Doing a quick VirusTotal search for this hash results in a clear “hit” confirming our suspicion that this sample is malicious (see below). The filename on VirusTotal also matches the filename of the executable created in the C:/Users/admin/AppData/Local/Temp folder (“A Bastard’s Tale.exe”).

VirusTotal confirms that the dropped file is malicious.

You can also dive deeper into the details of the scan by opening “binsnitch_data/data.json” (warning, this file can grow huge over time, especially when using the “-a” option!):

Details on the scanned files. In case a file is modified over time, the different hashes per file will be tracked here, too.

From here on, you would continue your investigation into the behaviour of the sample (network, services, memory, etc.) but this is outside the scope of this blog post.

We hope you find binsnitch.py useful during your own investigations and let us know on github if you have any suggestions for improvements, or if you want to contribute yourself!

Squeak out! 🐁

Daan

# Wcry ransomware – Additional analysis

Introduction
Since May 12, a large number of organisations has fallen victim to the “wcry” (or “Wanacry”) ransomware, which abuses the SMB exploits / vulnerabilities that were famously released in the Shadow Brokers data dump in April 2017. Our aim in this short blog post is not to repeat existing information, but communicate some additional information that was derived by our NVISO CERT.

Note that our analysis is still ongoing and we will update our post with additional information, our CERT team is advising NVISO’s customers as we speak. Should you have any questions or require emergency support, please don’t hesitate to contact our 24/7 hotline on +32 (0)2 588 43 80 or incidents@nviso.be.

In short, the ransomware appears to initially enter the environment by traditional phishing (or via systems exposing SMB to the Internet), after which it leverages aforementioned SMB RCE (Remote Code Execution) vulnerabilities (MS17-010) to spread in the network like wildfire. The combination of “standard” ransomware with a recent remote code execution exploit make for a very effective attack, which is evidenced by the impact it has caused on a global scale.

On 13 May, it was reported that wcry, before starting its encryption process, attempts to connect to a seemingly random domain name (www[.]iuqerfsodp9ifjaposdfjhgosurijfaewrwergwea[.]com) (EDIT: On May 15th, a second kill-switch domain was found in a new sample: www[.]ifferfsodp9ifjaposdfjhgosurijfaewrwergwea[.]com).

If these domains can be contacted, the malware stops its operations. This is most likely a kill-switch that was built in, but not effectively used, as the domain name had not been registered by the attackers. It has been registered by security researches in the meantime, hindering the ransomware’s advance. Note that the kill-switch is not proxy aware and is thus ineffective in environments where a proxy is used to access the Internet (NVISO’s analyst Didier Stevens published a quick-post on the killswitch here).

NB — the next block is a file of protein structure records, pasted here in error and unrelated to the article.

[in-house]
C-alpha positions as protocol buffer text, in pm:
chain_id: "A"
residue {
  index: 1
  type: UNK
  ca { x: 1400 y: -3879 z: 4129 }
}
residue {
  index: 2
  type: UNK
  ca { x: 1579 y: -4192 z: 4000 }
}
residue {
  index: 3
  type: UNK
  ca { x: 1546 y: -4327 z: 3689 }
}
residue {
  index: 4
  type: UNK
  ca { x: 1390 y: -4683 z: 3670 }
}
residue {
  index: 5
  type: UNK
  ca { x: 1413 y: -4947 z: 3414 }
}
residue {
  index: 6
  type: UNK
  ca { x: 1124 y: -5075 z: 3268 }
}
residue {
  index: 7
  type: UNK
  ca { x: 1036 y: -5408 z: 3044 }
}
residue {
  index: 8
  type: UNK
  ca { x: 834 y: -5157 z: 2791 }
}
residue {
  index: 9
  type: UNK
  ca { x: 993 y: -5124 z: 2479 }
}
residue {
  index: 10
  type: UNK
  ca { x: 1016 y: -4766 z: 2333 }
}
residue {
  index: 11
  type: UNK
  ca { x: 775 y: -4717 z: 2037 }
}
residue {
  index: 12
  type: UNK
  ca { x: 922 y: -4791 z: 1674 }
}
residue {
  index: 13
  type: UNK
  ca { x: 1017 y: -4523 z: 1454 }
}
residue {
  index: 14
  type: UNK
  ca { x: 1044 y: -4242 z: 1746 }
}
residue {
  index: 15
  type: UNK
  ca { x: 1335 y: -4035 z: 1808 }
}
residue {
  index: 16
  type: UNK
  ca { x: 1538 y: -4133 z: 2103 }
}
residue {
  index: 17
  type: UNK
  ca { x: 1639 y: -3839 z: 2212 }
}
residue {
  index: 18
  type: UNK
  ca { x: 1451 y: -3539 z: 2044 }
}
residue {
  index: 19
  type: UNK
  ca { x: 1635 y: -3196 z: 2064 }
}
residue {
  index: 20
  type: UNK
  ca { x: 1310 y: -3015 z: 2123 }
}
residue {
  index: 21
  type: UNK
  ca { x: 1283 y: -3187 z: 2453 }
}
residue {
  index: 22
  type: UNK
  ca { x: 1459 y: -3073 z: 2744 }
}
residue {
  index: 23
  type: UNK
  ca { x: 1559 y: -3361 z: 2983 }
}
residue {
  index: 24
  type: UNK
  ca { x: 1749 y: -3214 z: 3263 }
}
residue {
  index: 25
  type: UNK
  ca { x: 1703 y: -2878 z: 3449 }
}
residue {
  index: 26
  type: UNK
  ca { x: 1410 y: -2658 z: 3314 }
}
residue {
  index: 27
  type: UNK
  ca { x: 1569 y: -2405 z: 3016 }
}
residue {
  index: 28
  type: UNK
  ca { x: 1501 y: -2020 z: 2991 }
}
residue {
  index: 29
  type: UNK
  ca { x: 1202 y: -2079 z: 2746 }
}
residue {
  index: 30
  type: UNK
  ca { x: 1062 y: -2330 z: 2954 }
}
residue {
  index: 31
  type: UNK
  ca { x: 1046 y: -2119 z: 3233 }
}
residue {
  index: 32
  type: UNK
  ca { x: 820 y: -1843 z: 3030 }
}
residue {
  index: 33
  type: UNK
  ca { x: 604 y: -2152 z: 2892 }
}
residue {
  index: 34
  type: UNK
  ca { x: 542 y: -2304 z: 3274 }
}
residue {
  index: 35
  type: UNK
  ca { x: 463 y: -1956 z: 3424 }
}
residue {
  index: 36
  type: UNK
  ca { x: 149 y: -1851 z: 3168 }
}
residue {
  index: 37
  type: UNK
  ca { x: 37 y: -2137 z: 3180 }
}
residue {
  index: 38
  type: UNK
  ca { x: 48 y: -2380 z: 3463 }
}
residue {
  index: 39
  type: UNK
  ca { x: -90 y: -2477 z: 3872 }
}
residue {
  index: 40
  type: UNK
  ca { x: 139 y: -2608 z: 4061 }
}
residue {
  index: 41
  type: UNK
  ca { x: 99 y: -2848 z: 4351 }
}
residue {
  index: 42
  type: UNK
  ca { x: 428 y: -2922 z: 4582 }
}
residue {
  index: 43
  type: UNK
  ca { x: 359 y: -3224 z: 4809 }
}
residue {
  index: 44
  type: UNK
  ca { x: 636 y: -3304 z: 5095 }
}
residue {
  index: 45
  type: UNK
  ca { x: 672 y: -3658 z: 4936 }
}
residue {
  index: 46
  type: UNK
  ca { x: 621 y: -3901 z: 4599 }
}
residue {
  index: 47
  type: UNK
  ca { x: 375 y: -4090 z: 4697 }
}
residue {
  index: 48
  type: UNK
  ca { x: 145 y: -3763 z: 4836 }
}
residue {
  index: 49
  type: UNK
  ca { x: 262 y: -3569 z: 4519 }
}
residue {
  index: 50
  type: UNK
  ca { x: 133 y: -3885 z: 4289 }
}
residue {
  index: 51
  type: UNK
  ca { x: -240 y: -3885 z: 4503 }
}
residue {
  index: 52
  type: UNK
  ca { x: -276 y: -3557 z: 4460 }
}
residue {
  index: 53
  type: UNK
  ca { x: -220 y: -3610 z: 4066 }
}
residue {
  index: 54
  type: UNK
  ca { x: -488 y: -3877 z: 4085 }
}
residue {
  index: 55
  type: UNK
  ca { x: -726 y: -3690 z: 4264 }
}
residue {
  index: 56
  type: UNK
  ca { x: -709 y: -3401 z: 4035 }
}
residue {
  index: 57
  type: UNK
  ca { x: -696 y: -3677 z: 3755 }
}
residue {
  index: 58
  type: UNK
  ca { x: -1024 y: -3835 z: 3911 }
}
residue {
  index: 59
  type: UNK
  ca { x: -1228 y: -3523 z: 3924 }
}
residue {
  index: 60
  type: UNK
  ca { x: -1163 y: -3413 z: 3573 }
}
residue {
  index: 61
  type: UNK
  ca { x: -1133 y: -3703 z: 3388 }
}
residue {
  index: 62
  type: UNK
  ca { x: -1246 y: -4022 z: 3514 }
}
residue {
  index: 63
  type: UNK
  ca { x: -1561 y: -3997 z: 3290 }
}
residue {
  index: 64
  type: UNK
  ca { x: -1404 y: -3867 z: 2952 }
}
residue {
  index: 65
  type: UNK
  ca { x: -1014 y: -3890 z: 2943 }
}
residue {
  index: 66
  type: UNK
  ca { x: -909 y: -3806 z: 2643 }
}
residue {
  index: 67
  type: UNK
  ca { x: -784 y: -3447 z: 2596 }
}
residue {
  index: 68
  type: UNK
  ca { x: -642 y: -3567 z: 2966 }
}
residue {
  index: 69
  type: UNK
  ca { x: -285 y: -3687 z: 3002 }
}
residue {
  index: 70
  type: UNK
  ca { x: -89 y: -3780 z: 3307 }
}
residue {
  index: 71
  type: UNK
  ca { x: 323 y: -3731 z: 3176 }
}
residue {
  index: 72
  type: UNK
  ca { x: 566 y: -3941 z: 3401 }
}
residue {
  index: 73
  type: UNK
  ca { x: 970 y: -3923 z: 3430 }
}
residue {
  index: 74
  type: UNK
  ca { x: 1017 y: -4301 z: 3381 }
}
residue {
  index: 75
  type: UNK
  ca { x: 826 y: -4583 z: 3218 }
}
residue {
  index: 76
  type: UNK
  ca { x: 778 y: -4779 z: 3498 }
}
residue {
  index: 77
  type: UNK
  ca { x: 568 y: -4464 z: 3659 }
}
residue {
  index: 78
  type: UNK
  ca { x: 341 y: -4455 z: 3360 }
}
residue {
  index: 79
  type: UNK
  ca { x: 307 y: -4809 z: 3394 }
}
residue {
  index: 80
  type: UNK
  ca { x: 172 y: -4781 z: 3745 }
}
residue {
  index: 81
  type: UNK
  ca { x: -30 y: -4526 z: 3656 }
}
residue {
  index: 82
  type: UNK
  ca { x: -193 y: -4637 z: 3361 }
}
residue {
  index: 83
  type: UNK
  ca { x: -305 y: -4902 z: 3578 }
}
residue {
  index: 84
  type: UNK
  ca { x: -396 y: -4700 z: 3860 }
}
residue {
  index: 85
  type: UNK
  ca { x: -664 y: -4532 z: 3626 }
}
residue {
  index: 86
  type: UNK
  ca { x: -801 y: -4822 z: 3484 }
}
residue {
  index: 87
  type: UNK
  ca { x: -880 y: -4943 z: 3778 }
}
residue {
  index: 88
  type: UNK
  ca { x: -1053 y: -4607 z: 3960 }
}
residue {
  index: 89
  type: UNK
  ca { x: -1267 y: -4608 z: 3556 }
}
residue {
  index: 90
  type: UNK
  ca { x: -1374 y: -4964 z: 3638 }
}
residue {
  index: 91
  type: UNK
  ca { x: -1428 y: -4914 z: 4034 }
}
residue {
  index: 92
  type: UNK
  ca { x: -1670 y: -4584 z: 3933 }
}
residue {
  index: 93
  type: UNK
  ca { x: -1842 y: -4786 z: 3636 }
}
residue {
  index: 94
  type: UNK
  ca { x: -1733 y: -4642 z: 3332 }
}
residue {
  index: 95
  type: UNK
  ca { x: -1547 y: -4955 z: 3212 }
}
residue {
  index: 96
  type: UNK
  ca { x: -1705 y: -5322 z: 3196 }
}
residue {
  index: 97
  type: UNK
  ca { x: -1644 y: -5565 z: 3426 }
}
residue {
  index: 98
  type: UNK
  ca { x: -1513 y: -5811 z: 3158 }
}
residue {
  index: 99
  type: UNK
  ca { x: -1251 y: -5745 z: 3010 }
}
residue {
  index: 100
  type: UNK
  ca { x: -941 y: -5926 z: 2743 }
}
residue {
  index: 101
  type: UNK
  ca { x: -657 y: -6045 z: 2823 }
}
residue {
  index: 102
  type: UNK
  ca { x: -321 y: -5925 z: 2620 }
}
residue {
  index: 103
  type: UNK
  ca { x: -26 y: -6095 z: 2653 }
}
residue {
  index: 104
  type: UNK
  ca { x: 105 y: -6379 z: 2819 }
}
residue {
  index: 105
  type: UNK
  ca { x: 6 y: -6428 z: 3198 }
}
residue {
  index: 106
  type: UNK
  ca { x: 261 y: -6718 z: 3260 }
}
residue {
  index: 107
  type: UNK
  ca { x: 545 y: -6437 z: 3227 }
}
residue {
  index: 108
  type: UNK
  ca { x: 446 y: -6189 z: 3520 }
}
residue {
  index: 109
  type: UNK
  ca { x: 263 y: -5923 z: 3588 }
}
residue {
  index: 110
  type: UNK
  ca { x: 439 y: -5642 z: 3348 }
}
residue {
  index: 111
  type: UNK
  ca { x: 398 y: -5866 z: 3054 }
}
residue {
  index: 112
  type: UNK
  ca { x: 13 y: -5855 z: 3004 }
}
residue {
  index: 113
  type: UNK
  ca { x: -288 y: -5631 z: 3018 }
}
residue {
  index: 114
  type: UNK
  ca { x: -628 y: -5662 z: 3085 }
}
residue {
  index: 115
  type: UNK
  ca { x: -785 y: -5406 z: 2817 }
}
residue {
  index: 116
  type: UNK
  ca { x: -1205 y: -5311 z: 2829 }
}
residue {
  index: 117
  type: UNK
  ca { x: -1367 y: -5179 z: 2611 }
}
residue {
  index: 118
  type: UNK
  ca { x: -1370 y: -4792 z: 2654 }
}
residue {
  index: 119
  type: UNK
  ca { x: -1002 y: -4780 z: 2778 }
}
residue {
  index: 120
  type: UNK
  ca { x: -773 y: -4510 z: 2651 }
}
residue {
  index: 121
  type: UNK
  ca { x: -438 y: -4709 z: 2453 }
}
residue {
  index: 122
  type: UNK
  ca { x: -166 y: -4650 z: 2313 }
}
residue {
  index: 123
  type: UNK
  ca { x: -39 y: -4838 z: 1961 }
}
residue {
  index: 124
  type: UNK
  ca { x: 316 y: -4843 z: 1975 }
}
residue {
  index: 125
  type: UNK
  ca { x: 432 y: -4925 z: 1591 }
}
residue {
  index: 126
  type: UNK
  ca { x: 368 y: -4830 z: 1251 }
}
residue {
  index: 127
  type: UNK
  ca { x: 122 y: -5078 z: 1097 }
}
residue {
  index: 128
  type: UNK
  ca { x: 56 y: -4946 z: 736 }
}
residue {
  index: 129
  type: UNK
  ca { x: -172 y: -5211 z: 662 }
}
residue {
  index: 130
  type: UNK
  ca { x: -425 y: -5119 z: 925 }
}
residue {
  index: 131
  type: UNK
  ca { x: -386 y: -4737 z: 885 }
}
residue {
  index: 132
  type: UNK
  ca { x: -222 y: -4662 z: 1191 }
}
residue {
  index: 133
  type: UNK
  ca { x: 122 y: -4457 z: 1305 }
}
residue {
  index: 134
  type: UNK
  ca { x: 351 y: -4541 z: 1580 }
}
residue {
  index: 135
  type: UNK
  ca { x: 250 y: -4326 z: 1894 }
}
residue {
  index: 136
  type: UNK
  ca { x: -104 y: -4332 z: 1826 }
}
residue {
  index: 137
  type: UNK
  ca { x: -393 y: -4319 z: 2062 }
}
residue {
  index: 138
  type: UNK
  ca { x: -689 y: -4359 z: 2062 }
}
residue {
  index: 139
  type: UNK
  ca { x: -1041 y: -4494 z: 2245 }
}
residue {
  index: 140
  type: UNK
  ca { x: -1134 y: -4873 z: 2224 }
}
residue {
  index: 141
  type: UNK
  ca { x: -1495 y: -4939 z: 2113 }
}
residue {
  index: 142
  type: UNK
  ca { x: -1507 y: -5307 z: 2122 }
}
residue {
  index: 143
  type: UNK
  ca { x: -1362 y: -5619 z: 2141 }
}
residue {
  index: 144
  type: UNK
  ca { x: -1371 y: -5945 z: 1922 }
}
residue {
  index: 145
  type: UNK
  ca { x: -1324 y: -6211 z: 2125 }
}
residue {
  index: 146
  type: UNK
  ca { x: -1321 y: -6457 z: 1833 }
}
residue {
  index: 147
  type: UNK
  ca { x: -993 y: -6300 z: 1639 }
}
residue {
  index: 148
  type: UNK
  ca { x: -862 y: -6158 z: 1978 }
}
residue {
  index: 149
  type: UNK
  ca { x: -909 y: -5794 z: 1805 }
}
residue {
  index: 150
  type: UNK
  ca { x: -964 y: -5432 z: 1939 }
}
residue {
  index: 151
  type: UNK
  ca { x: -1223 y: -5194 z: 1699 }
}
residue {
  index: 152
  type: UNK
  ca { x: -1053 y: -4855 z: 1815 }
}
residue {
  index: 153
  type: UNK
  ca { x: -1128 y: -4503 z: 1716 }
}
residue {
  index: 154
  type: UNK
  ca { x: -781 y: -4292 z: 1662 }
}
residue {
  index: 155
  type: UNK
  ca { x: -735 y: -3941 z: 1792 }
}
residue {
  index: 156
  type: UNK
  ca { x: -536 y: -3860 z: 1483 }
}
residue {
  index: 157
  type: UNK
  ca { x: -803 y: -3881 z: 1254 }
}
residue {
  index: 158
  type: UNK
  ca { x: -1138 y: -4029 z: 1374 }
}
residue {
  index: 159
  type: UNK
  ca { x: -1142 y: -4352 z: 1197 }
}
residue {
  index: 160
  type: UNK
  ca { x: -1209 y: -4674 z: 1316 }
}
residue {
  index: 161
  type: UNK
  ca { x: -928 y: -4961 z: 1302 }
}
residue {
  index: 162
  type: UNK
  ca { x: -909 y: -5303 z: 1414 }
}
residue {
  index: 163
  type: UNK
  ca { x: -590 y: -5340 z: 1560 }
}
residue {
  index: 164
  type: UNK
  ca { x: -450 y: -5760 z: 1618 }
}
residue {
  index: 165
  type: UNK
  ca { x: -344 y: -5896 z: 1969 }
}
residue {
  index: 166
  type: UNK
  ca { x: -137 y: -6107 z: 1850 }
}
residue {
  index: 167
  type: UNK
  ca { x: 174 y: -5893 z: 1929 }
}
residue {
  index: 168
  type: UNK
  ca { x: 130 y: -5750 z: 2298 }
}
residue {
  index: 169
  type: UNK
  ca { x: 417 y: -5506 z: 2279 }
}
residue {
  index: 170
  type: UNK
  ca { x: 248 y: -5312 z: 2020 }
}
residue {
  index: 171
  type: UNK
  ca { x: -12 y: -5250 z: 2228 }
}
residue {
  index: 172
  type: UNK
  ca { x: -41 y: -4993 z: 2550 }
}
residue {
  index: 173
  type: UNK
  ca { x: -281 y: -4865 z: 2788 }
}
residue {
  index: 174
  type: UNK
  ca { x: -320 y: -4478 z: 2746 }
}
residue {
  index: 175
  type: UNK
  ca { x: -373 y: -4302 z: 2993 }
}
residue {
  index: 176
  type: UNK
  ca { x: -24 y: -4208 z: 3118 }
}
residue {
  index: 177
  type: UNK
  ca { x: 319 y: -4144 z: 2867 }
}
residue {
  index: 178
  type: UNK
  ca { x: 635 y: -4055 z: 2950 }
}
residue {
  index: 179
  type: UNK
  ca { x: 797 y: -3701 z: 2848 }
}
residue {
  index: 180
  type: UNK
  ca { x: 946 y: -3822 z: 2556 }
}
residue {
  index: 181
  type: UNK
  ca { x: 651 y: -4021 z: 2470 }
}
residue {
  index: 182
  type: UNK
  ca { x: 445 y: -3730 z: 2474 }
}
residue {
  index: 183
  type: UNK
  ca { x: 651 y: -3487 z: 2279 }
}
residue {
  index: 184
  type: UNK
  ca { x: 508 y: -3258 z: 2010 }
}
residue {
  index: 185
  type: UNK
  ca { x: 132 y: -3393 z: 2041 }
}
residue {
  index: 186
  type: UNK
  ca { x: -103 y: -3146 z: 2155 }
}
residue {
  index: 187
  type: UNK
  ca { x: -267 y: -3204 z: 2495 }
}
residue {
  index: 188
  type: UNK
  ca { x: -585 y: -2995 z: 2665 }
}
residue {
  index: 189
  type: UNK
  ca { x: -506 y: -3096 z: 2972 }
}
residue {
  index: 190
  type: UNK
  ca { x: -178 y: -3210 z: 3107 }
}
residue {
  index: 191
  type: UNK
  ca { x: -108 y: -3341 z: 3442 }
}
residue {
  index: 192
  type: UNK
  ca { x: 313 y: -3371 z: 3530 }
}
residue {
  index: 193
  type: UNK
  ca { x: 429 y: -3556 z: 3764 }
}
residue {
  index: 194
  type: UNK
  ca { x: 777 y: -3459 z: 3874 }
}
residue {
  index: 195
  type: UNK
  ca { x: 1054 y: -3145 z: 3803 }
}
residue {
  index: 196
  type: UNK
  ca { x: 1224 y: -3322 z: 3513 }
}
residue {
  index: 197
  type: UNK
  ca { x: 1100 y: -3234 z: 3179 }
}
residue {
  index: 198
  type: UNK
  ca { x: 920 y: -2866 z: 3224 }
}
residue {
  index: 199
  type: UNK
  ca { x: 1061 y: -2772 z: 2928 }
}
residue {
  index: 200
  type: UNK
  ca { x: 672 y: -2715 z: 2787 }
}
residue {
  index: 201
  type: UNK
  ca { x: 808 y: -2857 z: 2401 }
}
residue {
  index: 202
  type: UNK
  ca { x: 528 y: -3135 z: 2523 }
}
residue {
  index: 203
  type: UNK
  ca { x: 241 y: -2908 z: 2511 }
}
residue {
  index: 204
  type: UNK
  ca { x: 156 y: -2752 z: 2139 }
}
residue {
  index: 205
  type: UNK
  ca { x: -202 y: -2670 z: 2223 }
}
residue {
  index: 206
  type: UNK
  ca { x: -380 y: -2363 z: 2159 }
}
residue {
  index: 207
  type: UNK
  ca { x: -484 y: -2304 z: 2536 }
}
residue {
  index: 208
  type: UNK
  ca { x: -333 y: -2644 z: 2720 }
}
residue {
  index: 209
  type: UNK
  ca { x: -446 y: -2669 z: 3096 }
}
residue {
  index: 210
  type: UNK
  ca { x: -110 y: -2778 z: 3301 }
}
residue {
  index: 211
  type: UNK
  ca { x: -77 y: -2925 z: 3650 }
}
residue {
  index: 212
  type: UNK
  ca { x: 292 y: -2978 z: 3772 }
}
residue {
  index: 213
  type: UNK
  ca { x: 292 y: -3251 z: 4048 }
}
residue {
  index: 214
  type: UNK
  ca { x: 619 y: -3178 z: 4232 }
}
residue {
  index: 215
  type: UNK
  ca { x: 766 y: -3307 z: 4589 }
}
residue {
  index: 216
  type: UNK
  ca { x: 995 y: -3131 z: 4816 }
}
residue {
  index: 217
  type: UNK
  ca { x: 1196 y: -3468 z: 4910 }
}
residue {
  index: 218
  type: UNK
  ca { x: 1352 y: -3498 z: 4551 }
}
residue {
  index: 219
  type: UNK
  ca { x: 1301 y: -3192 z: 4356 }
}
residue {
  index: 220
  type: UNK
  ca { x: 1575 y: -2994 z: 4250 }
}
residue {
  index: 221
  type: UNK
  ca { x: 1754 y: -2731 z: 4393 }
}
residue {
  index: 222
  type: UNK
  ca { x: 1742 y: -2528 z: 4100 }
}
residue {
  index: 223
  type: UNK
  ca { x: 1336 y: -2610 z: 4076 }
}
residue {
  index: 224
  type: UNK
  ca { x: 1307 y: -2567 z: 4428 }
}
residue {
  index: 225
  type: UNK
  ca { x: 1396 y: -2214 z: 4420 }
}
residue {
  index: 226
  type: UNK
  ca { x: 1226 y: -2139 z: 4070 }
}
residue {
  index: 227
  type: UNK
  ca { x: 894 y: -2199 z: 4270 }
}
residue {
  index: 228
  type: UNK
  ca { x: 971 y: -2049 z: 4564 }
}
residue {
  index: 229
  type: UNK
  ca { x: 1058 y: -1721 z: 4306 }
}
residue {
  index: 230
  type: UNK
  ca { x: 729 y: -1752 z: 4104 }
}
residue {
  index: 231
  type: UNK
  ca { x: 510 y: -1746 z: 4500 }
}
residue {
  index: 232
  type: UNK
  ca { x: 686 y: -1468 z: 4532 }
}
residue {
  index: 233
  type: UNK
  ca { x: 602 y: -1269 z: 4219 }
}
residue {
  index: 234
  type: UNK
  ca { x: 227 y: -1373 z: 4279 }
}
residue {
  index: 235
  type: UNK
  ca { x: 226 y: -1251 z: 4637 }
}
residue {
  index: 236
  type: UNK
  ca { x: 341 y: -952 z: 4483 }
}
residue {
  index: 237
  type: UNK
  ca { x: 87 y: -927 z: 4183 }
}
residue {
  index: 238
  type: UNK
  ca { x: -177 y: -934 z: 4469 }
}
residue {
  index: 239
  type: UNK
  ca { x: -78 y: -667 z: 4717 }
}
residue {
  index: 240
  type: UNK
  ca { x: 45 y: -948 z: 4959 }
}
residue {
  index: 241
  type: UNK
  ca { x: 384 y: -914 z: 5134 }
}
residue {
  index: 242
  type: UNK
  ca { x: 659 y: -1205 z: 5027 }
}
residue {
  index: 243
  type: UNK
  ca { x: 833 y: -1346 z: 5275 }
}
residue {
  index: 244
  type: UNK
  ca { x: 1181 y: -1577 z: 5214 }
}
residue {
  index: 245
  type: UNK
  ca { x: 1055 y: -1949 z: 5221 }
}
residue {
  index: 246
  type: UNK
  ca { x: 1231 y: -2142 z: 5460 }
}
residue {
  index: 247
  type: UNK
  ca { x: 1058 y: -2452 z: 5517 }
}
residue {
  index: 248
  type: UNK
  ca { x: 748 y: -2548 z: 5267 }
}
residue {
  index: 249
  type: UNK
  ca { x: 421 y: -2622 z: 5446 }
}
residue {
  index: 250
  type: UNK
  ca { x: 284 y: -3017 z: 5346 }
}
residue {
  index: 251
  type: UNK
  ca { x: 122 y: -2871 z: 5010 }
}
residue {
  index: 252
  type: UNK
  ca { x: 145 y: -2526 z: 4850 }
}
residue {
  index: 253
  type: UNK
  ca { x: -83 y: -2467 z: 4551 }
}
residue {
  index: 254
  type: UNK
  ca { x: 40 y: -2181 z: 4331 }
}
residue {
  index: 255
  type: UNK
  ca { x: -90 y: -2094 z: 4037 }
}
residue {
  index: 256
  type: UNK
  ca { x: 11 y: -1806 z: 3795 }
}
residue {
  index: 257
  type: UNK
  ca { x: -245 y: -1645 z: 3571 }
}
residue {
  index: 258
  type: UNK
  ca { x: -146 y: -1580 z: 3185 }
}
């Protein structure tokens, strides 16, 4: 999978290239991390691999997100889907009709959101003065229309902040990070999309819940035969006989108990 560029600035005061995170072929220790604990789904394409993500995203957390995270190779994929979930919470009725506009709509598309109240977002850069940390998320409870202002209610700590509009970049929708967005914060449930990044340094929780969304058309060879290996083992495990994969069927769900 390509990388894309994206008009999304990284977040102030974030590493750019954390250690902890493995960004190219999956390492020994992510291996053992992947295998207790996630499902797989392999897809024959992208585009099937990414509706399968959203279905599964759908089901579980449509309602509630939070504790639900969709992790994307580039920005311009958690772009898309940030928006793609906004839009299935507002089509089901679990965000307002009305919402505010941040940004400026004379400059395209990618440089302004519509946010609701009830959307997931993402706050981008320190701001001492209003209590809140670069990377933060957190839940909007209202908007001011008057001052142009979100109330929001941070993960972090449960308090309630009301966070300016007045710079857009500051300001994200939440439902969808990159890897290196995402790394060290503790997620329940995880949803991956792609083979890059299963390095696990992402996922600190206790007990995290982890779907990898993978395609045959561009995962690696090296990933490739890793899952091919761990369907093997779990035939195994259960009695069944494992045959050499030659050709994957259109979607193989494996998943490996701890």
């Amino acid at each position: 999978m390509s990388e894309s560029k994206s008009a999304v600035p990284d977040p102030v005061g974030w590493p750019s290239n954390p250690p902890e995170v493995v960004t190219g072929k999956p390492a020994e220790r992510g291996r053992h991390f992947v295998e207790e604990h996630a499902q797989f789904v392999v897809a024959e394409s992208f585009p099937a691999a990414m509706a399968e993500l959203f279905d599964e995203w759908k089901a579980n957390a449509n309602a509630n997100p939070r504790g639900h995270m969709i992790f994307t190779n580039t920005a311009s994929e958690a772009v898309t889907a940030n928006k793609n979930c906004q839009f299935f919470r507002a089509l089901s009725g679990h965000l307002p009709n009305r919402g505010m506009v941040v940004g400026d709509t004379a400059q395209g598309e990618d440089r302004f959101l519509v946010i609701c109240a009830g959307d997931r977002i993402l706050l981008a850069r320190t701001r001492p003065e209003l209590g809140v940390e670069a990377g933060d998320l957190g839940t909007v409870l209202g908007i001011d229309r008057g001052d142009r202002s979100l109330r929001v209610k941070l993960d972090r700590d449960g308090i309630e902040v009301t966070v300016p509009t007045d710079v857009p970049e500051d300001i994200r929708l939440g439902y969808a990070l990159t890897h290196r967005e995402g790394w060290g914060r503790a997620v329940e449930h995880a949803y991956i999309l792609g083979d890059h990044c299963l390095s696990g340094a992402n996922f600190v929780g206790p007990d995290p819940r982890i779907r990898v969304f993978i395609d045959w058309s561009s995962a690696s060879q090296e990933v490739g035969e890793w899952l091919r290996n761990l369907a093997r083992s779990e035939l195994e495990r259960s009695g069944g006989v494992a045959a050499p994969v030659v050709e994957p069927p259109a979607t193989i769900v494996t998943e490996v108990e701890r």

For additional background information, the following articles & blog post provide a good description of the observed wcry activity:

The main recommendations to prevent / limit the impact of wcry:

• Ensure Microsoft’s patch (MS17-010) is rolled out throughout your organisation (also in the internal network) to prevent the spread of the malware using the SMB exploit;
• If you cannot install the patch timely, TearSt0pper (developed by Rendition InfoSec) can be deployed to prevent the encryption from taking place;
• Ensure Windows SMB services (typically TCP port 445) are not directly exposed to the Internet;
• Implement network segmentation between different trust zones in the network;
• Ensure recent back-ups are available offline and can be easily restored;
• Upon infection: isolate any infected hosts from the network;
• Continue end-user awareness to prevent the initial compromise through phishing;
• Implement mail sandboxing solutions to block incoming malicious mail attachments.

Throughout the weekend, our analysts further investigated the attack, noticing only 2 known variants of the “wcry” ransomware were uploaded from Belgium on VirusTotal. Given the global scale of the attack, this is a surprisingly low number of hits.

From an analyst perspective, the malware does not take big efforts to obfuscate itself and a simple static analysis (e.g. looking for strings) comes up with a large number of strings that could be used in YARA rules:

• The ransomware manual language files that are dropped: (*.wnry)
• It uses icacls to change permissions, using the following hard-coded command: “icacls . /grant Everyone:F /T /C /Q
• Unicode string in the executable “WanaCrypt0r”
• The ransomware creates a Windows registry value to ensure persistence (survival upon reboot). We observed different variants of this behaviour, 2 examples are below:

cmd.exe /c reg add HKLM\SOFTWARE\Microsoft\Windows\CurrentVersion\Run /v obsbeuqp321″ /t REG_SZ /d “\”C:\WINDOWS\system32\tasksche.exe\”” /f

cmd.exe /c reg add HKLM\SOFTWARE\Microsoft\Windows\CurrentVersion\Run /v “mzaiifkxcyb819” /t REG_SZ /d “\”C:\tasksche.exe\”” /f

Note the creation of the “taschsche.exe” executable, which is different from the normal “taschsche.exe” (part of Windows).